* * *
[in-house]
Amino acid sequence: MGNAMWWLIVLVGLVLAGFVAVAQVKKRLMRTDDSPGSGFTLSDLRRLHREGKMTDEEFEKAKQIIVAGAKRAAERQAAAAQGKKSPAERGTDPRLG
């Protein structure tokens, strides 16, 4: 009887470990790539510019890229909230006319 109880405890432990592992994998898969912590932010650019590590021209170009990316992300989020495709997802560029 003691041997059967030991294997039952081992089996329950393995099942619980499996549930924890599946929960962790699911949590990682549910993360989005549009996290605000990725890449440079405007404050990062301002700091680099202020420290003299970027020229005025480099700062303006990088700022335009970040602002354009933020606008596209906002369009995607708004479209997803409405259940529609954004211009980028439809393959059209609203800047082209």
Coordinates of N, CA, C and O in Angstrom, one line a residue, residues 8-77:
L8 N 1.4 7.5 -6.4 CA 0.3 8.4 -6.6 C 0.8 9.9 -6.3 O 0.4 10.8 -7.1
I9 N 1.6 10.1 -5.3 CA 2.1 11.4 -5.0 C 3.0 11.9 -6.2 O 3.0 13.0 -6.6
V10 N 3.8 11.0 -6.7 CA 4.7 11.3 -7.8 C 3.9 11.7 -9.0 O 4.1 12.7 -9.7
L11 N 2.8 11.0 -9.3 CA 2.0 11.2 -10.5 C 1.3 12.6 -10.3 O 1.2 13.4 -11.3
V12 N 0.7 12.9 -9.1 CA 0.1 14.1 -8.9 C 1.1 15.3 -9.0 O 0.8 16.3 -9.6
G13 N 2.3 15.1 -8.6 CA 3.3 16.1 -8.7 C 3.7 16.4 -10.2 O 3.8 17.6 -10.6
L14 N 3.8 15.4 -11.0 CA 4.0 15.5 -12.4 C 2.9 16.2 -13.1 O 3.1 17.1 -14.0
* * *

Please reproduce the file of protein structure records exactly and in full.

[in-house]
Amino acid sequence: MGNAMWWLIVLVGLVLAGFVAVAQVKKRLMRTDDSPGSGFTLSDLRRLHREGKMTDEEFEKAKQIIVAGAKRAAERQAAAAQGKKSPAERGTDPRLG
């Protein structure tokens, strides 16, 4: 009887470990790539510019890229909230006319 109880405890432990592992994998898969912590932010650019590590021209170009990316992300989020495709997802560029 003691041997059967030991294997039952081992089996329950393995099942619980499996549930924890599946929960962790699911949590990682549910993360989005549009996290605000990725890449440079405007404050990062301002700091680099202020420290003299970027020229005025480099700062303006990088700022335009970040602002354009933020606008596209906002369009995607708004479209997803409405259940529609954004211009980028439809393959059209609203800047082209």
Coordinates of N, CA, C and O in Angstrom, one line a residue, residues 8-77:
L8 N 1.4 7.5 -6.4 CA 0.3 8.4 -6.6 C 0.8 9.9 -6.3 O 0.4 10.8 -7.1
I9 N 1.6 10.1 -5.3 CA 2.1 11.4 -5.0 C 3.0 11.9 -6.2 O 3.0 13.0 -6.6
V10 N 3.8 11.0 -6.7 CA 4.7 11.3 -7.8 C 3.9 11.7 -9.0 O 4.1 12.7 -9.7
L11 N 2.8 11.0 -9.3 CA 2.0 11.2 -10.5 C 1.3 12.6 -10.3 O 1.2 13.4 -11.3
V12 N 0.7 12.9 -9.1 CA 0.1 14.1 -8.9 C 1.1 15.3 -9.0 O 0.8 16.3 -9.6
G13 N 2.3 15.1 -8.6 CA 3.3 16.1 -8.7 C 3.7 16.4 -10.2 O 3.8 17.6 -10.6
L14 N 3.8 15.4 -11.0 CA 4.0 15.5 -12.4 C 2.9 16.2 -13.1 O 3.1 17.1 -14.0